Bitcoin fees have now risen to their highest level since February 2018 during the very peak of prices.
For the first time since, they have now reached on average $6.62 per transaction with about 90MB of data waiting to move.
The weekly average has also risen above $5 for the first time since the peak of prices, with a general trend of rising fees observable since April 2020.
That indicates demand for the bitcoin network is increasing, but there has also been a significant fall in bitcoin’s hashrate.
Bitcoin’s hashrate has dropped from 120 petahashes to 95 following the halvening earlier this month.
That makes it the biggest drop so far, which means it is more difficult to find blocks than usual, thus effectively capacity has decreased as blocks are coming in every circa 12.9 minutes instead of every ten minutes.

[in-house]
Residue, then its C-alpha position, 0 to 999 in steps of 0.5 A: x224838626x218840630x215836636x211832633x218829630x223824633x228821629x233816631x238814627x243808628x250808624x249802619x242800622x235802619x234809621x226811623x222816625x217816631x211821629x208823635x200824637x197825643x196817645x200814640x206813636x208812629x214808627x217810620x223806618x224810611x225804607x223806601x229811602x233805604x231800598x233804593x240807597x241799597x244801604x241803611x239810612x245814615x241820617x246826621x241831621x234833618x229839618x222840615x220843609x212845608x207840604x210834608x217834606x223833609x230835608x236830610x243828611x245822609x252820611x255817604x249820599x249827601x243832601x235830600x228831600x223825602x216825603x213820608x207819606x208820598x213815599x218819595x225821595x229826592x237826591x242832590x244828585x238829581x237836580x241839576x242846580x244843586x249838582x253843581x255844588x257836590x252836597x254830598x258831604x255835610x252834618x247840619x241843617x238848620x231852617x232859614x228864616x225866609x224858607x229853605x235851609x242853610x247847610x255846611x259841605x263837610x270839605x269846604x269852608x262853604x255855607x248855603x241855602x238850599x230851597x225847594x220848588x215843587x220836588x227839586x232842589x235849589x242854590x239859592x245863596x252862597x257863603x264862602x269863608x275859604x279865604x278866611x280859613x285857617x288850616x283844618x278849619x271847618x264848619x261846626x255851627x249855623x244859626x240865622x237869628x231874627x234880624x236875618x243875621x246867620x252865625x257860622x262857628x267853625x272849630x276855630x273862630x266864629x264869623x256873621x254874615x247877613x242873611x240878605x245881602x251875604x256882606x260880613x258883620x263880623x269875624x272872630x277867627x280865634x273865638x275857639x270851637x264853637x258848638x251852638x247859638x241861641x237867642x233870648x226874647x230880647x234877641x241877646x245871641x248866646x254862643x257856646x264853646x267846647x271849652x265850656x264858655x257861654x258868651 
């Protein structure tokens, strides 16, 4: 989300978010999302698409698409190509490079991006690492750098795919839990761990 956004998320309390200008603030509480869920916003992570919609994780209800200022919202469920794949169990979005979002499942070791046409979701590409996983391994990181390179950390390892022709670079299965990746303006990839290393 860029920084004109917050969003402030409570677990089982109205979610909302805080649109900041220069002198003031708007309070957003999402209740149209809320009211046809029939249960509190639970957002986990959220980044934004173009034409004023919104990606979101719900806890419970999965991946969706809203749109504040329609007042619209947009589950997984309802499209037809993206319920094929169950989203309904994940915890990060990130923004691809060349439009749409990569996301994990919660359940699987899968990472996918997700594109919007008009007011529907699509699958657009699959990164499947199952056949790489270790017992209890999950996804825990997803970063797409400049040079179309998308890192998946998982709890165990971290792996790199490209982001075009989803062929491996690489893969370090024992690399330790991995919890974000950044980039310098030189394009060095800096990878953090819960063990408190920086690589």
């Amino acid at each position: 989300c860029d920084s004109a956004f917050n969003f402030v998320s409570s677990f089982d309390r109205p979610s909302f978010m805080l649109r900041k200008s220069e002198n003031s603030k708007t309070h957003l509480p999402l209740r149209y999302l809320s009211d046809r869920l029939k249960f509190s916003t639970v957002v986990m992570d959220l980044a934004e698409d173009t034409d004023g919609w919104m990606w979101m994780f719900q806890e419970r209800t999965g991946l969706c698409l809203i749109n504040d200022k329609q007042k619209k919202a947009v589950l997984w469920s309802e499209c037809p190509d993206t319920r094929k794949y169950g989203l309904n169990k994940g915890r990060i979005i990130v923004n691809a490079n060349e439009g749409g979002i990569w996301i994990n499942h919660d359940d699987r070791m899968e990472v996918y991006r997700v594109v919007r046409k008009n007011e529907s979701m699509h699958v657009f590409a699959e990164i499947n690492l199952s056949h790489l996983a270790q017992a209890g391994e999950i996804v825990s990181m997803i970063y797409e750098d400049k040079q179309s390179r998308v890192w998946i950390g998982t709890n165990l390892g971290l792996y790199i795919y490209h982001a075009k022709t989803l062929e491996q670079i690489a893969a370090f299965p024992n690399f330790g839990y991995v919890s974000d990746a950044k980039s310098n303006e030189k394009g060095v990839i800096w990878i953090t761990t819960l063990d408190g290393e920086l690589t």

A difficulty readjustment is expected on June the 4th, so the congestion may continue for some time unless the hashrate increases again.
It’s not very clear why it has fallen, with one reason potentially being that currently it is 6% more profitable to mine on BCH.
BCH had its halvening first which led to a significant fall in hash as miners moved to BTC, but BCH’s entire hashrate is only about 2.3% of bitcoin’s, so it’s unlikely to fully explain this significant drop.
The reason thus is more bitcoin’s halvening itself which reduced miners’ income by 50%, so presumably leading to some of them turning off their asics with a new balance now to be found.
Once it does, capacity should effectively increase and thus fees should reduce again, unless demand for the bitcoin network continues to rise.